How to Recover From a Stroke

After a stroke, it feels like you have taken a huge step backward in life. But you can improve and get better after a stroke. The truth is, it takes work to achieve your best recovery. Here are strategies to optimize your healing after a stroke.

1. Physical Therapy

The thing most people don’t talk about when it comes to physical therapy is that it really is hard work. You will have to put in a lot of effort with your therapist to move muscles that you don't normally feel you can move on your own.

It is important to go into the process of physical therapy knowing that it is challenging so you don't become disappointed in your abilities when it is more exhausting than you expected. It is almost impossible to get better without overcoming your natural inclination to rest your weak muscles.

Taking every opportunity you can get to go to supervised physical therapy is one of the best approaches when it comes to regaining your abilities after a stroke.

2. Occupational Therapy

Occupational therapy is different from physical therapy in that it is about relearning practical daily living skills you may have lost after a stroke. You might become frustrated when you live through the realization of how hard it is to accomplish routine chores that you used to be able to do with ease. Important tasks like brushing your teeth can seem overwhelming after a stroke, but with enough time and practice, your quality of life can improve tremendously with occupational therapy.

3. Get Enough Food and Water

Some stroke survivors experience a loss of appetite and fatigue- both of which can interfere with proper nutrition. It might feel odd that you have to remember to eat and drink for the first time in your life. If you need to get nutrition program from a dietician or use a fitness app to maintain your caloric intake, it is definitely worth the effort to make sure you are getting the energy and nourishment you need from food so that you can achieve your optimal recovery.

4. Proactively Deal with Emotions

A stroke can leave you feeling sad, hopeless, frustrated and depressed. Talk to a trusted friend or counselor to avoid being bogged down by excessive negativity that can hinder your progress as you recover from a stroke. There is nothing wrong with experiencing negative feelings; you just need to be able to prevent them from controlling your life.

5. Obtain Accommodations That Allow you to do What you Want to do

If you need special assistance- whether it is a handicapped parking sign or a cane, by all means, pursue them-you are entitled to them. Get the help and assistance you need at home or at work on order to live your life to the fullest and most satisfying possible.

6. Take Care of Health Priorities

Give your health the time and attention it deserves. If you are fortunate enough to live in a country with a health care system and health coverage, it is a waste not to take advantage of the resources at your disposal. Getting your regular physicals and taking your medicine as prescribed is the wisest way to maximize your healing process after a stroke.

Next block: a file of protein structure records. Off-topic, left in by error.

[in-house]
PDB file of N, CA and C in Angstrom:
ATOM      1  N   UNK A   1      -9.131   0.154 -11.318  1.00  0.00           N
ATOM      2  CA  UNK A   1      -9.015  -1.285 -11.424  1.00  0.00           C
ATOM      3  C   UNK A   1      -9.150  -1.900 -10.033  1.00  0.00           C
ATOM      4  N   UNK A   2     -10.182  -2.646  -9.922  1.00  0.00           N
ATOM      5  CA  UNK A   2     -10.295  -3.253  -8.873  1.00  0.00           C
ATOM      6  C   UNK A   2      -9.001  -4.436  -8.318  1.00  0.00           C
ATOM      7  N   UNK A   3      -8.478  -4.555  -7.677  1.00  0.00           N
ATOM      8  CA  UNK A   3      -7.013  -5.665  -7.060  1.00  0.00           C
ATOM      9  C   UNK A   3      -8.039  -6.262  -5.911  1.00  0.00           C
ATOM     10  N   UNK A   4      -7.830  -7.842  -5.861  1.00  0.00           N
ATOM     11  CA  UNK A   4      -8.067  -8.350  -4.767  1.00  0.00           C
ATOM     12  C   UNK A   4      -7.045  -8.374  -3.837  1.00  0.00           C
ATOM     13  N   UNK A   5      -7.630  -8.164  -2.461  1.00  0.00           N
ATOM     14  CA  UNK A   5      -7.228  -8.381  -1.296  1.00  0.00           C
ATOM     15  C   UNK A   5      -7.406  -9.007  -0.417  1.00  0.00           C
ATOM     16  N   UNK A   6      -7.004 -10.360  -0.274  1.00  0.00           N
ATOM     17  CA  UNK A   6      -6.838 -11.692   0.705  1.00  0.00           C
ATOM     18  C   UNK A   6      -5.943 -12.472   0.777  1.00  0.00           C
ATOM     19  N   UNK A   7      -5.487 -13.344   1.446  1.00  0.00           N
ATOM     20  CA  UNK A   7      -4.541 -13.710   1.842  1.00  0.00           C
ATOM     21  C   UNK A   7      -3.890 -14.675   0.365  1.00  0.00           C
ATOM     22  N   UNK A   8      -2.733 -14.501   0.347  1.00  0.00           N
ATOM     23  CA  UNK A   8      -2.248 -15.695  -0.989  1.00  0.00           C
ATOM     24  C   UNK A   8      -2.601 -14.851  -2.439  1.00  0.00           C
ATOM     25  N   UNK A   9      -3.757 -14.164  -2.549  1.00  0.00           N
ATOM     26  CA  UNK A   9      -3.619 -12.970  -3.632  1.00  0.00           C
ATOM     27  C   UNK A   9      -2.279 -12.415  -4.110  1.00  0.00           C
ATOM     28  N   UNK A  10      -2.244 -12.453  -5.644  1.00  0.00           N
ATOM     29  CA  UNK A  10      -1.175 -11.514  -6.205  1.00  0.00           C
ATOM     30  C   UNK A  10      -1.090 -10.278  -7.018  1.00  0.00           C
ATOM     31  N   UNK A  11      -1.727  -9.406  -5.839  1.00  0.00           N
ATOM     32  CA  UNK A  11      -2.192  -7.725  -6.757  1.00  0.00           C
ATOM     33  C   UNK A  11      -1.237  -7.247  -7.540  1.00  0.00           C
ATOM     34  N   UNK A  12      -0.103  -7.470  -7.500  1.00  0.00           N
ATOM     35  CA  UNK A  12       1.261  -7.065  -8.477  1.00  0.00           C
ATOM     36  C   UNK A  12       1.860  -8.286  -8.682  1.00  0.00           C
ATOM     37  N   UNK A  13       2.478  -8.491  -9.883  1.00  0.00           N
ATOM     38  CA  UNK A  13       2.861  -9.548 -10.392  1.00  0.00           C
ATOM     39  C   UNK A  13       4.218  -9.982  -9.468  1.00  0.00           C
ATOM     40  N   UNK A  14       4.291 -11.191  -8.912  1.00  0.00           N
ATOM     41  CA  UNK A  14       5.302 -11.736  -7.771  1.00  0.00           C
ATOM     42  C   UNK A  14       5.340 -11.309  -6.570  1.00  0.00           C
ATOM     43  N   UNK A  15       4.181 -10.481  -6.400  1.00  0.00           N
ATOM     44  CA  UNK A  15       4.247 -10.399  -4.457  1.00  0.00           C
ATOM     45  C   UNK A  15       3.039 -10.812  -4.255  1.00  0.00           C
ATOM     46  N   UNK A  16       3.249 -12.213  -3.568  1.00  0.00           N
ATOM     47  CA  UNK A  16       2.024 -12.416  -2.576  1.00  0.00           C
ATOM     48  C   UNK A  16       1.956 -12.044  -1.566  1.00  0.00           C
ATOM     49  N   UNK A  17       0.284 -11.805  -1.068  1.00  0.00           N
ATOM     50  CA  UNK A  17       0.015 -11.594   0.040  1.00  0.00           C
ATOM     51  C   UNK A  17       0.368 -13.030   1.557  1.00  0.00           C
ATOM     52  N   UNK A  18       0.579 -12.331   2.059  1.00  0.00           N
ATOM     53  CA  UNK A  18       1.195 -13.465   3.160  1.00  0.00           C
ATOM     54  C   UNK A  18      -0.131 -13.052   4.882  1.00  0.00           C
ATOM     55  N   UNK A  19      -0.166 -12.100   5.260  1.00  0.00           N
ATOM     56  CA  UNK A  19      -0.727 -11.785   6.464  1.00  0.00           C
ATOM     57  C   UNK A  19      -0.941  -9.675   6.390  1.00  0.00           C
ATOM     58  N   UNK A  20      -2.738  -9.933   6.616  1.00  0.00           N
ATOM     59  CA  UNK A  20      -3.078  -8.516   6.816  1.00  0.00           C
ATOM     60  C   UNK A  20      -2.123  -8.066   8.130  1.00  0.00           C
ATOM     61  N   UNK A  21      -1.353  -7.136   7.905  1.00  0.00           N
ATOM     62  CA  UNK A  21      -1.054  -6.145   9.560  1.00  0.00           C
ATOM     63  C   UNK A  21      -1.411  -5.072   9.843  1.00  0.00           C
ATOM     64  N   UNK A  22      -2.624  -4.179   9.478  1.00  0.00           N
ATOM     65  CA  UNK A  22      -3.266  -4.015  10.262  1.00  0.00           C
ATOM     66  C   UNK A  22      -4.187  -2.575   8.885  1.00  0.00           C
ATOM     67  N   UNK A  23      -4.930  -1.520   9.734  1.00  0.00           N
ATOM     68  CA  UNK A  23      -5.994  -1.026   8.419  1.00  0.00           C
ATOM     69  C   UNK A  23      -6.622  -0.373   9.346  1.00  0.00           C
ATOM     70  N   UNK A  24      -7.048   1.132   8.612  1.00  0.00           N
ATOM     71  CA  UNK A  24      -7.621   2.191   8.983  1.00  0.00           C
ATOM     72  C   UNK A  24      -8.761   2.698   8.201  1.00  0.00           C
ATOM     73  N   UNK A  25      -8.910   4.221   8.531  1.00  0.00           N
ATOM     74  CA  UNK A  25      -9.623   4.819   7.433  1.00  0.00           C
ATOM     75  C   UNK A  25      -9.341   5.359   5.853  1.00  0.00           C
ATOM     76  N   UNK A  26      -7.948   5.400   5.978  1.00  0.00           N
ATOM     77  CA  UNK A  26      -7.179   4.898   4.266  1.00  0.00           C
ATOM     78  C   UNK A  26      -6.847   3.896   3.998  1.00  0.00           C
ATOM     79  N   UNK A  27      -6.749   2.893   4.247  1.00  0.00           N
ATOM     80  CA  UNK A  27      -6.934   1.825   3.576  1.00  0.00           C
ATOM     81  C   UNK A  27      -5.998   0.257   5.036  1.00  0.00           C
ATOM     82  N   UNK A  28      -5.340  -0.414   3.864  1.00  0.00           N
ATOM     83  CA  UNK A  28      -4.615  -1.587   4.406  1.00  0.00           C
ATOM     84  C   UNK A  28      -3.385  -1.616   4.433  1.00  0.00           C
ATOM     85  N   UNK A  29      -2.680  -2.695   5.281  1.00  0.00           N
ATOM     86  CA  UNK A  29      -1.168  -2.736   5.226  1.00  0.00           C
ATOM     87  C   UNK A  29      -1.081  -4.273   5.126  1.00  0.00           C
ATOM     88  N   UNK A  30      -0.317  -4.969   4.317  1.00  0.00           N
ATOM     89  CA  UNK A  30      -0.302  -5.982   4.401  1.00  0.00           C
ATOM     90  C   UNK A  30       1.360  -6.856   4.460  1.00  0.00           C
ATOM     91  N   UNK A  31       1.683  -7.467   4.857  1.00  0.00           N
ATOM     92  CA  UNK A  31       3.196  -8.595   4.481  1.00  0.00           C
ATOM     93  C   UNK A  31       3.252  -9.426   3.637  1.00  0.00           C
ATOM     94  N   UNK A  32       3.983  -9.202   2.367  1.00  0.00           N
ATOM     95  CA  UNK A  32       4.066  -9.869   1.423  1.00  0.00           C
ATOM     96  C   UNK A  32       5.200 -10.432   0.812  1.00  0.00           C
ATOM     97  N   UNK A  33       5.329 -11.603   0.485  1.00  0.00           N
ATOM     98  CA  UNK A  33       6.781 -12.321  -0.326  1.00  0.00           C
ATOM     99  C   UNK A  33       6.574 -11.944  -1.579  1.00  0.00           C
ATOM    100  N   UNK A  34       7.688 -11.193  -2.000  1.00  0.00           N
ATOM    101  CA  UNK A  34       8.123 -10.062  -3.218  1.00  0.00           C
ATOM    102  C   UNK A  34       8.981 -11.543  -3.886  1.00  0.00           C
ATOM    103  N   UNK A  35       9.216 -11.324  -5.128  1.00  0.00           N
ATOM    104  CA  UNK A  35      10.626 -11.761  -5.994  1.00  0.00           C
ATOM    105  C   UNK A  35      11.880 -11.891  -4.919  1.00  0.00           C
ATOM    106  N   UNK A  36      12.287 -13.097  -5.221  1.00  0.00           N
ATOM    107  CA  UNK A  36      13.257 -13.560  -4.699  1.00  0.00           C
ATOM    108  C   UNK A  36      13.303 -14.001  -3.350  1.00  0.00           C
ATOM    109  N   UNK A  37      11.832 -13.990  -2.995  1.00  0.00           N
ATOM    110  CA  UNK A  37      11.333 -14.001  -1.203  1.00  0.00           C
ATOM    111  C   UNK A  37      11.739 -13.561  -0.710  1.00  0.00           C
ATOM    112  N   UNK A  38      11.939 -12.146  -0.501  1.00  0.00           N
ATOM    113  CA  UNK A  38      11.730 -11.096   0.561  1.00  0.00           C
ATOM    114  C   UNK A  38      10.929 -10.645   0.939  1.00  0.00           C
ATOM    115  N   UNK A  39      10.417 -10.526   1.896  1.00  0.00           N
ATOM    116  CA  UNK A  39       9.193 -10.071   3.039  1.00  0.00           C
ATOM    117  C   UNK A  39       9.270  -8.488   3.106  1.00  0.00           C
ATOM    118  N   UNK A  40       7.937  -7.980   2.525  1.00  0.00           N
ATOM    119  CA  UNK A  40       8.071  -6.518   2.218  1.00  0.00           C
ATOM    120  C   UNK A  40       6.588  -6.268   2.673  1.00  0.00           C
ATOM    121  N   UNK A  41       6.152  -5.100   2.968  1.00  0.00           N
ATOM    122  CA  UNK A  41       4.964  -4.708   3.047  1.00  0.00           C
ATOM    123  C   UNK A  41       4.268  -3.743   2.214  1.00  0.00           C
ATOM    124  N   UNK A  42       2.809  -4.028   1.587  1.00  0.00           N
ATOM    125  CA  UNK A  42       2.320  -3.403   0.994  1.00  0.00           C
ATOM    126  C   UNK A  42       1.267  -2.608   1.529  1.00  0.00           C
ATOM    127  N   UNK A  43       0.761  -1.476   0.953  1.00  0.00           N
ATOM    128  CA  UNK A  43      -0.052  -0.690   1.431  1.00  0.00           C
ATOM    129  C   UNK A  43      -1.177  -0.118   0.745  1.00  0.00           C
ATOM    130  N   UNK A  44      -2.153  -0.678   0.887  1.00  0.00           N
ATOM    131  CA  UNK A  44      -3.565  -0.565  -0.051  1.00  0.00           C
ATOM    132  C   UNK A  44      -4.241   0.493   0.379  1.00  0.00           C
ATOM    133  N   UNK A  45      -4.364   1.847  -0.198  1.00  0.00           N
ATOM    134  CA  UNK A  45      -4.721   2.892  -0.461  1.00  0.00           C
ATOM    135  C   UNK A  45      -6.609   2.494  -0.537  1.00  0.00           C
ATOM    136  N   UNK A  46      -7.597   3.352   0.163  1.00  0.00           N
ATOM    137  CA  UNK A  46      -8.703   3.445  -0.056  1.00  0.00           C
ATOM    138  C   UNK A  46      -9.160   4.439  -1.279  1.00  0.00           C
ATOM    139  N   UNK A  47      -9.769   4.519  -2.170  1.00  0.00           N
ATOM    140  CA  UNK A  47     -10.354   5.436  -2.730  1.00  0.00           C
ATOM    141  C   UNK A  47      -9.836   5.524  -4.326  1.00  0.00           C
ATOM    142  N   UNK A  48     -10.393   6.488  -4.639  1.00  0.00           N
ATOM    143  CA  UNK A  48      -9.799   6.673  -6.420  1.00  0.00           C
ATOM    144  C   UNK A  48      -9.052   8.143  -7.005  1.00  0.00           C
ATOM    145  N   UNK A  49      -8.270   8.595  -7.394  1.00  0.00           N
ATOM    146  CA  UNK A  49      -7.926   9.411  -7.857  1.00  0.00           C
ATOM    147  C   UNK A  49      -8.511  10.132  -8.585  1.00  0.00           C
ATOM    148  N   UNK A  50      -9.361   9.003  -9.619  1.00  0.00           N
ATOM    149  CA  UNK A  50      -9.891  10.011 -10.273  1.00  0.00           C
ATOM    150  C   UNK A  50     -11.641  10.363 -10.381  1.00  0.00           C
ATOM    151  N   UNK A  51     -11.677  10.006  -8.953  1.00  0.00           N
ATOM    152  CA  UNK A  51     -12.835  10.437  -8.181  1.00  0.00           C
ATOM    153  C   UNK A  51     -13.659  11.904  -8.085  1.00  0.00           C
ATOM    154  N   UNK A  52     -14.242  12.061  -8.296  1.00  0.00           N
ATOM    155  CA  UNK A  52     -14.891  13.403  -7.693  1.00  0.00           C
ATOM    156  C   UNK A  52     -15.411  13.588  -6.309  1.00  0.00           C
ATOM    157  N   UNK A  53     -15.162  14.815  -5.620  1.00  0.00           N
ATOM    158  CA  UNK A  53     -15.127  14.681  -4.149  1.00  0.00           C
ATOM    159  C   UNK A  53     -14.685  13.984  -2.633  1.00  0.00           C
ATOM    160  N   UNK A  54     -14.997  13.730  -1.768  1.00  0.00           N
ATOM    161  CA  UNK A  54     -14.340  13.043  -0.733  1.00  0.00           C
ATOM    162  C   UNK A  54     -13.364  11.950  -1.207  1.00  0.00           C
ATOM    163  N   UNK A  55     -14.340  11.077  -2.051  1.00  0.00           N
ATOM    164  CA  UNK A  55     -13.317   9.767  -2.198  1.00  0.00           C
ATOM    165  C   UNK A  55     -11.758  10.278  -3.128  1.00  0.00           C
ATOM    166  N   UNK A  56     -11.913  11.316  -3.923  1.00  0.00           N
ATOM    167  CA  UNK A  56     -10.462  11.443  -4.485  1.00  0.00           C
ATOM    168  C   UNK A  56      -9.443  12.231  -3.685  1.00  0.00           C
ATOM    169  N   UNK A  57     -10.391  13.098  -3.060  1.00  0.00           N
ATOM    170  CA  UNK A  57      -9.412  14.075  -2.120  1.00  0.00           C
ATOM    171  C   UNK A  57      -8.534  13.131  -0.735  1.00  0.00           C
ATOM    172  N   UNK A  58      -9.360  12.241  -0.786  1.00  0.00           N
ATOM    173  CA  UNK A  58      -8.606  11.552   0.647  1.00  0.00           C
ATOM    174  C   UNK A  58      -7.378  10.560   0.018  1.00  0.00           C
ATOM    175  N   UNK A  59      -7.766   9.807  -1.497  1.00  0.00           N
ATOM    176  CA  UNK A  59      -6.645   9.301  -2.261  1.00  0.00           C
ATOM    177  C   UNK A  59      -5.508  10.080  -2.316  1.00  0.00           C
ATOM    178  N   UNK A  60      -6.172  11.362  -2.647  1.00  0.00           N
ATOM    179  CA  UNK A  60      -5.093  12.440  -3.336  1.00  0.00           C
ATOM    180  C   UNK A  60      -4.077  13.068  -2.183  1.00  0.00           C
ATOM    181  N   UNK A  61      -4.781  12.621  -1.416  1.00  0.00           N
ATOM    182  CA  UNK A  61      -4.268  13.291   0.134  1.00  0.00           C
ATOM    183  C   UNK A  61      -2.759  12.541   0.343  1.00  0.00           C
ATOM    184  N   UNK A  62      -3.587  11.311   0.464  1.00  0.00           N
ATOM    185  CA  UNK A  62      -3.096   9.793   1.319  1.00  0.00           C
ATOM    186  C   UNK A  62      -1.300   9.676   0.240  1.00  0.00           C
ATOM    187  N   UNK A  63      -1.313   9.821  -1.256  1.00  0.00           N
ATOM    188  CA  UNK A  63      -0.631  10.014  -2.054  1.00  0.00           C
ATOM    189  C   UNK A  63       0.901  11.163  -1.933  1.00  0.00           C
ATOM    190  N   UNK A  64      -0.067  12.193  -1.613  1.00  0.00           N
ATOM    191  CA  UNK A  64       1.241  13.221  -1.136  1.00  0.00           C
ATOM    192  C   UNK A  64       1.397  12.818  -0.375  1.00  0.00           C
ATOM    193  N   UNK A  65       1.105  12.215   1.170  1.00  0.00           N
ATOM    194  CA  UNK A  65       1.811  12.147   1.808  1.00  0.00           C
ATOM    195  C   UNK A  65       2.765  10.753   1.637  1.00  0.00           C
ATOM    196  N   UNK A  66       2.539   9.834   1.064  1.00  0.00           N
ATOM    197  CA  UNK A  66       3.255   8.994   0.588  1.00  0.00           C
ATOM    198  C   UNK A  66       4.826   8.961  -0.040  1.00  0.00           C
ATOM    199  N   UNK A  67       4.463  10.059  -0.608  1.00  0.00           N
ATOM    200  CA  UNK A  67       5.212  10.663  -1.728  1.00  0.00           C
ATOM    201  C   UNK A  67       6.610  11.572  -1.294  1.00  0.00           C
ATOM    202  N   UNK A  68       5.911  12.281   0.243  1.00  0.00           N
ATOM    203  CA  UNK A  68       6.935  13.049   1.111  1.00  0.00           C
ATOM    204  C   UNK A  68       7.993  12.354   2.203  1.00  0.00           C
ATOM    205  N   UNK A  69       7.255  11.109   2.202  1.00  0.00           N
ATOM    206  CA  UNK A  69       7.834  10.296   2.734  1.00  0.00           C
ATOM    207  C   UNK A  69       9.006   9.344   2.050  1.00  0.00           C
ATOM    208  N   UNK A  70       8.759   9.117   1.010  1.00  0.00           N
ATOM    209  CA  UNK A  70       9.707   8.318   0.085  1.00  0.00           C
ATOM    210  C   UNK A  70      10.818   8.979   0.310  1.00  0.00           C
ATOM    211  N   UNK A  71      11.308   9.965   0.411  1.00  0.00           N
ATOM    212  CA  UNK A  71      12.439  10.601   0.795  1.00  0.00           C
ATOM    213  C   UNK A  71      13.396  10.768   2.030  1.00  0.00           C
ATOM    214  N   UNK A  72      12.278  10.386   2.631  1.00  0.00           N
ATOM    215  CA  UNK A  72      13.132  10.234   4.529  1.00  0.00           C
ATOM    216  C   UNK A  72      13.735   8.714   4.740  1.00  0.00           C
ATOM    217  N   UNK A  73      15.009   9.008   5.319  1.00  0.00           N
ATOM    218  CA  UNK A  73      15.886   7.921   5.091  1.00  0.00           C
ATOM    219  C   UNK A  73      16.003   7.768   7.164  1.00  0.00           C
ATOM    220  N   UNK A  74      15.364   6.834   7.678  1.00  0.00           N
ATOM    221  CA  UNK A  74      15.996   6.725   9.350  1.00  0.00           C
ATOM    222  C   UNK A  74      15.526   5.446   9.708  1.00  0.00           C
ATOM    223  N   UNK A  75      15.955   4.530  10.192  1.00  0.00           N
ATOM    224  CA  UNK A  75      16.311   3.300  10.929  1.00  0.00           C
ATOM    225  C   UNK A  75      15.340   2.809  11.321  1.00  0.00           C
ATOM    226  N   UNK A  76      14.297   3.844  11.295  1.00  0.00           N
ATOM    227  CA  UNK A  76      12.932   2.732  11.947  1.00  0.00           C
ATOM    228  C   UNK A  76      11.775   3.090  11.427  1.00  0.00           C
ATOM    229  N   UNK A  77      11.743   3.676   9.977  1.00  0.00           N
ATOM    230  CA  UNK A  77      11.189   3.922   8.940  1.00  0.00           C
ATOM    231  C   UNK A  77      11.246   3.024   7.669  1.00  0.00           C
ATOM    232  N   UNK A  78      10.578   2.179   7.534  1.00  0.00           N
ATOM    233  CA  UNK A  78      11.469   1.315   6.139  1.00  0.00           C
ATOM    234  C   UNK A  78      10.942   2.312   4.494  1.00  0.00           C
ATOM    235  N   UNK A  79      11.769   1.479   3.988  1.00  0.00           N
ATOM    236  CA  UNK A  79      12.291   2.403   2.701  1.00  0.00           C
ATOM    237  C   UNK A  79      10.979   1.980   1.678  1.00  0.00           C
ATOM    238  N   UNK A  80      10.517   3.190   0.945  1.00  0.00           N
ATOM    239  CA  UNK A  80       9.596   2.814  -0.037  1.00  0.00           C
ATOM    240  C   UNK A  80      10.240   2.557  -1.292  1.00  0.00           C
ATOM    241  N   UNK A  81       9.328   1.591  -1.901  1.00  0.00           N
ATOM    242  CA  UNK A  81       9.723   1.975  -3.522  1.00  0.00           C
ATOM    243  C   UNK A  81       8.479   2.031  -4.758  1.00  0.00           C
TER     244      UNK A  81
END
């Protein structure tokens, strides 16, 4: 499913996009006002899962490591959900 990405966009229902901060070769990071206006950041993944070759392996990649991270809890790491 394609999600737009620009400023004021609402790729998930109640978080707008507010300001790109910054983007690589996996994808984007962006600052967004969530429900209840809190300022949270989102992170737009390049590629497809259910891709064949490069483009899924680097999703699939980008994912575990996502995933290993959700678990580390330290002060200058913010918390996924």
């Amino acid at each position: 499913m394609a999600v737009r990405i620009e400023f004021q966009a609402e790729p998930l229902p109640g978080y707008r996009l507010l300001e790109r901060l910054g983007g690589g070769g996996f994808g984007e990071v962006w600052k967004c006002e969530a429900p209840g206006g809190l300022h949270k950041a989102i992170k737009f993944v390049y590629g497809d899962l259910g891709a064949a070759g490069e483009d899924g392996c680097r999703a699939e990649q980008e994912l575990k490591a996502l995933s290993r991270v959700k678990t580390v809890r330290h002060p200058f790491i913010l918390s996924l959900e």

7. Nurture Relationships

Relationships with loved ones, friends, support groups, and even pets have been shown to result in better functional outcome after a stroke. Don't forget to focus on healthy relationships so that you can enjoy your leisure time.  A sense of joy that comes from social interaction has been shown to aid the body’s natural healing abilities and to prevent stress, infections and disease.

8. Come to Terms With the Past

Excessive stress hinders recovery by consuming your body's immune system and energy. After any illness, particularly an illness that limits your abilities, such as a stroke, people can fall into a rut of remaining 'stuck' in the past, ruminating on painful experiences and hurt feelings. Instead of dwelling on who started being the bad guy in a damaged relationship, understand that you did the best you could under the circumstances at the time and forgive yourself and, if possible, others, for old mistakes. Try to make the most of your future starting now.

9. Prevent Injuries

Nothing slows down stroke recovery like a broken bone or a concussion. After a stroke, it can be emotionally difficult to accept your physical limitations. While you should put in your best effort during supervised physical therapy, you need to stay safe when you are on your own. Don't climb ladders or try to lift heavy objects if you aren't quite sure that you are 'there yet' in your recovery path.

10. Prevent Infections

Few people know that an infection can worsen stroke symptoms and can trigger an overall decline in abilities after a stroke. In fact, stroke survivors can often end up in the hospital with weakness or delirium provoked by a fever. The inflammation and the immune response of an infection can slow down your healing process after a stroke as you use your body's energy to fight an infection instead of healing from a stroke. Prevent infections by eating a healthy diet, staying hydrated, hand washing and getting recommended vaccinations.

Final Thoughts

Not everyone recovers exactly the same after a stroke. Take the steps you need to take to optimize your stroke recovery.

Sources

Predicting health related quality of life 6 months after stroke: the role of anxiety and upper limb dysfunction, Morris JH, van Wijck F, Joice S, Donaghy M, Disability and ARehabilitation, February 2013

Continue Reading